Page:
A typical spring day for graduate student Dominik Brysch pre-pandemic would begin with a run, then classes, then work on his master’s thesis—a schedule that took up eight-to-10 hours a day, weekends included.
This spring is the final sprint. Brysch will receive his master’s degree in industrial and systems engineering in August.
When the call came to assist in the effort to create personal protective equipment, PPE, for first responders though, Brysch made the time to volunteer. Now he and a dozen other engineering students are working seven days a week to create face shields for Rhode Island’s first responders in the 3-D printers lab at the Fascitelli Center for Advanced Engineering.
Brysch is a near-constant presence in the lab, personally monitoring the printers seven days a week, for 12-to-13 hours a day. In the past five weeks Brysch, his advisor, engineering professor Valerie Maier-Speredelozzi, technician Tanya Wang, who oversees the printer center, and the crew of student engineers have produced nearly 2,000 face shields.
“We’re running a small factory and demonstrating how we’re producing something quickly that is in great demand.”Valerie Maier-Speredelozzi
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The work the students are doing is bona fide experiential learning, Maier-Speredelozzi said. Maier-Speredelozzi’s expertise is in , inventory and production control, and facility design efficiency. “We’re running a small factory and demonstrating how we’re producing something quickly that is in great demand,” she said.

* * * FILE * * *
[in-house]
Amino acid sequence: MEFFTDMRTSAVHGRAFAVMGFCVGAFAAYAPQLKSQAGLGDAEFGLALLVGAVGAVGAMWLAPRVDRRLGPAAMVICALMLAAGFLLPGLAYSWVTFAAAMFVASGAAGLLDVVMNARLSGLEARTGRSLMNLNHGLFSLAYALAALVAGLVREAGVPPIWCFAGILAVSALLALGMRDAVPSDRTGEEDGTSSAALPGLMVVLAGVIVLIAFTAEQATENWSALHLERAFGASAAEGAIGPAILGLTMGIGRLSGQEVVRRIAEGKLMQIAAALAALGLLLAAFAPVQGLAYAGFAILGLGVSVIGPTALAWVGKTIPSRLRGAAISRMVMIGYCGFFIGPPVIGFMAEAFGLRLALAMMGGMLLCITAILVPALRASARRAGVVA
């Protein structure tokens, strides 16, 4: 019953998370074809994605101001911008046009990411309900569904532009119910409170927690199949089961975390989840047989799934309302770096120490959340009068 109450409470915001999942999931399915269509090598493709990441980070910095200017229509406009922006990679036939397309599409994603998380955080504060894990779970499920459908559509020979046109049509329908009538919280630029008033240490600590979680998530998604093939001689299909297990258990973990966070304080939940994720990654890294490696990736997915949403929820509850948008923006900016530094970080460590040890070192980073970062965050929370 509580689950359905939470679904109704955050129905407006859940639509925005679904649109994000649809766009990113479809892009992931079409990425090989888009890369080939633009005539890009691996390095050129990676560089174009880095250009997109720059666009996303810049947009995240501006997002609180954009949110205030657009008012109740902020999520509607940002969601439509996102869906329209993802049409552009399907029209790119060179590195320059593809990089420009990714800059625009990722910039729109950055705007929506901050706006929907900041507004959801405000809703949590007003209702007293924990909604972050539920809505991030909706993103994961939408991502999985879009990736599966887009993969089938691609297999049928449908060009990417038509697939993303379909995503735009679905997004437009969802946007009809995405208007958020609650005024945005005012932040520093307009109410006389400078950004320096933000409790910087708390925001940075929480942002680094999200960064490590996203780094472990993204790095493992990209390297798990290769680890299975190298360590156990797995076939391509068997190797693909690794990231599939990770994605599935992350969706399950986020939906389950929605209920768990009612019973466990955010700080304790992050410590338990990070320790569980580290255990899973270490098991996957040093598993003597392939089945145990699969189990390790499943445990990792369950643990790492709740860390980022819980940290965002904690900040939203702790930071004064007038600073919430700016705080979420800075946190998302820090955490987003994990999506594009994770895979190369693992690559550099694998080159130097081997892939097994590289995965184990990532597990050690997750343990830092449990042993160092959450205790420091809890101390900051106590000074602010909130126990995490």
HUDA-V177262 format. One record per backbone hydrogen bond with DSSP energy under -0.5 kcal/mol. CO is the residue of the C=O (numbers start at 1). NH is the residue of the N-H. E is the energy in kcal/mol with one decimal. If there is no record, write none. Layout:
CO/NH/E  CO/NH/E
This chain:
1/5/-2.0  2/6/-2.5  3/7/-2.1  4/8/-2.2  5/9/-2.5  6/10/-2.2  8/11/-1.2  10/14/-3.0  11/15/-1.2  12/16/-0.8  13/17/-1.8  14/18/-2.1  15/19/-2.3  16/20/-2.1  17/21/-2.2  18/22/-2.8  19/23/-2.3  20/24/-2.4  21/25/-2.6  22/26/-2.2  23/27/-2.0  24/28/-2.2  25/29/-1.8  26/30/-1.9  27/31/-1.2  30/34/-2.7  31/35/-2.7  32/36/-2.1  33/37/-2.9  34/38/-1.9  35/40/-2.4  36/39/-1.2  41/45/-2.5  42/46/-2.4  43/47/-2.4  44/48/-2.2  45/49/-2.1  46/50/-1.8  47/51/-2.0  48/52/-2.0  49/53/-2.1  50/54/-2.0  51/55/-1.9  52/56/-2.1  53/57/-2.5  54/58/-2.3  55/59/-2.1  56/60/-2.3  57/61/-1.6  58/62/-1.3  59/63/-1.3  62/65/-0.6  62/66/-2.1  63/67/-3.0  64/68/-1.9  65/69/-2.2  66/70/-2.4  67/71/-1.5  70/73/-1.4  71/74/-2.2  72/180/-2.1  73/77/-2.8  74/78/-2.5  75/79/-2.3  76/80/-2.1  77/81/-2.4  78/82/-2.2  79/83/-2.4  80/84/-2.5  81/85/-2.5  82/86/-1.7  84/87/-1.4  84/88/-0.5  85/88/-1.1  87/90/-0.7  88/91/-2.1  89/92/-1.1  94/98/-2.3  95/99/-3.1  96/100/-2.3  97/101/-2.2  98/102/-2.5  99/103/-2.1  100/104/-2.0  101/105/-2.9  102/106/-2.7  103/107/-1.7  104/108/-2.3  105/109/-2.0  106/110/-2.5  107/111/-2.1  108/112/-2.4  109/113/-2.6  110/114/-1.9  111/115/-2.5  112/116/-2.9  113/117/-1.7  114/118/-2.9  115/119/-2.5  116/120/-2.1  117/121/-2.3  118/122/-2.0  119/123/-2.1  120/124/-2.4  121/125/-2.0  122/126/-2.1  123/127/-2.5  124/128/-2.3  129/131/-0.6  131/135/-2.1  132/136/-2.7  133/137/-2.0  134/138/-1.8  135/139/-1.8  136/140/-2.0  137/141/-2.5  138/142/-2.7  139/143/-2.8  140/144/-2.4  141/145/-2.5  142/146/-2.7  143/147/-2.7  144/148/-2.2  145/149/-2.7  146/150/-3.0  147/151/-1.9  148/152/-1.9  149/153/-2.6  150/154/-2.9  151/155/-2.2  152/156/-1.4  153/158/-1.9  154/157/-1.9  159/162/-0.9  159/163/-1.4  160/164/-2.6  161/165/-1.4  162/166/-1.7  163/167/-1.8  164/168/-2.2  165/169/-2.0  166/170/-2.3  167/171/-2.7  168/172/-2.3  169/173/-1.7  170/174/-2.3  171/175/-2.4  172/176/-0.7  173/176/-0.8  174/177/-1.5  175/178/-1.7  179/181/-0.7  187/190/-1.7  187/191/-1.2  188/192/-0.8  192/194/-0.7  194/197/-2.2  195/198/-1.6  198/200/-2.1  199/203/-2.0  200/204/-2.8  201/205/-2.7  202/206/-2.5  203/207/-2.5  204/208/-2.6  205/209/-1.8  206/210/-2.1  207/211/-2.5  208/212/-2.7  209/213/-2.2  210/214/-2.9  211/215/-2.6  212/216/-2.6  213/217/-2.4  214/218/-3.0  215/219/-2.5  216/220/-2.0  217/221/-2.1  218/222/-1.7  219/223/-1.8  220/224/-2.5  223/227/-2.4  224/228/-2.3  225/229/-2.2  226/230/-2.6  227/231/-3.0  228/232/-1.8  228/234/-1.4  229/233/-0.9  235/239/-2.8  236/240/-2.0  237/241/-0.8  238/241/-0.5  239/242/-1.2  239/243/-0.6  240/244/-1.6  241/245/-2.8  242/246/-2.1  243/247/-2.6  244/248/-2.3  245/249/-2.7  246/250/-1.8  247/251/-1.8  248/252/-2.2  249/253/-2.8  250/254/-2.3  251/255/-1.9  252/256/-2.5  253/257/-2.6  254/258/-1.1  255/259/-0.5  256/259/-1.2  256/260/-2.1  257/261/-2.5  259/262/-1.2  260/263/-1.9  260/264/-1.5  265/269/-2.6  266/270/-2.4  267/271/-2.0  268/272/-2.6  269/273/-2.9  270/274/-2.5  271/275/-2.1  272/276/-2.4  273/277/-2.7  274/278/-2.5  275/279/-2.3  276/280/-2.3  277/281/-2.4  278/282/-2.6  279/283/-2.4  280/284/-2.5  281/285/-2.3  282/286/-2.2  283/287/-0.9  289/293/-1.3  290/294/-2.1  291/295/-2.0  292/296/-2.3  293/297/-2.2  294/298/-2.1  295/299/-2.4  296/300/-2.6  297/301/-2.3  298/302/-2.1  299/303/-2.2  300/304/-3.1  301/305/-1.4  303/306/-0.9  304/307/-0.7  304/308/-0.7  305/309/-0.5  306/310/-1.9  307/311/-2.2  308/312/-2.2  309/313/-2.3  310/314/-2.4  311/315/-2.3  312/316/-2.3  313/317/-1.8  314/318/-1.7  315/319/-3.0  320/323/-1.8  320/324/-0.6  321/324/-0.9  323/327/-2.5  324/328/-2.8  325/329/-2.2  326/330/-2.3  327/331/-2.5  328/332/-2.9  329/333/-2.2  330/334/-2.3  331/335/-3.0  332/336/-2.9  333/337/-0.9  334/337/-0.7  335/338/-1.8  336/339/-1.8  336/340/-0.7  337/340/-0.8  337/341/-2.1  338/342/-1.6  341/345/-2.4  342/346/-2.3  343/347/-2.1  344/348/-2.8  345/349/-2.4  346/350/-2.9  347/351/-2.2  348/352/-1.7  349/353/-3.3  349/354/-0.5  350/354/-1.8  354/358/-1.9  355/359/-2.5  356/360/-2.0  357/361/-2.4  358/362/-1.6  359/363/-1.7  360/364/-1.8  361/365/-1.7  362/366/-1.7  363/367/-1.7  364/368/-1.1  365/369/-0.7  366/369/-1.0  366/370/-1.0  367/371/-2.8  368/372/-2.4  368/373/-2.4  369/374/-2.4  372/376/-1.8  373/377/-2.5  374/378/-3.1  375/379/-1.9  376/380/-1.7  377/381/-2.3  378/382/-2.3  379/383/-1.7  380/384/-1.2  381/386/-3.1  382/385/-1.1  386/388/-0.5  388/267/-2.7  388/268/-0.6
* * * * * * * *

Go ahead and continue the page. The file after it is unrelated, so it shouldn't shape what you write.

The group’s work is part of a larger effort by Rhode Island Rapid Solvers, an organization of more than 80 volunteers from local universities, hospitals, nonprofits, businesses, government agencies, and makers communities, who are invested in creating PPE for the state. To date, the group has built equipment with donated supplies. Now it is fundraising to continue production.
Worth the effort
There is great reward in this work, Brysch said.
“We recently made 600 face shields for local nursing homes. The administrator who came to pick them up, I think she said thank you 15 times in 10 seconds,” he said.
Demand for the face shields continues to grow and Rapid Solvers is encouraging first responders to place orders, so Brysch and his coworkers will be busy for some time to come. That doesn’t faze him.
You do what you can do for one another, he said. This attitude underpins Brysch’s research in climate change and sustainability as well. He has been studying at URI through the International Engineering Program’s partnership with Technical University Braunschweig in Germany. Brysch’s master’s thesis concerns climate change and carbon removal, specifically, and the development of technology that would allow homeowners to reduce the amount of carbon dioxide they generate.
Brysch needs 600 individuals to complete a survey key to his research. He is several hundred people short. Still, he is committed to the face shield project even as it competes with his research.
“I experienced a lot of help when I came to URI,” Brysch said. “I don’t have the skills to make people healthy again, but I can do my best to develop something to protect them from getting sick in the first place.”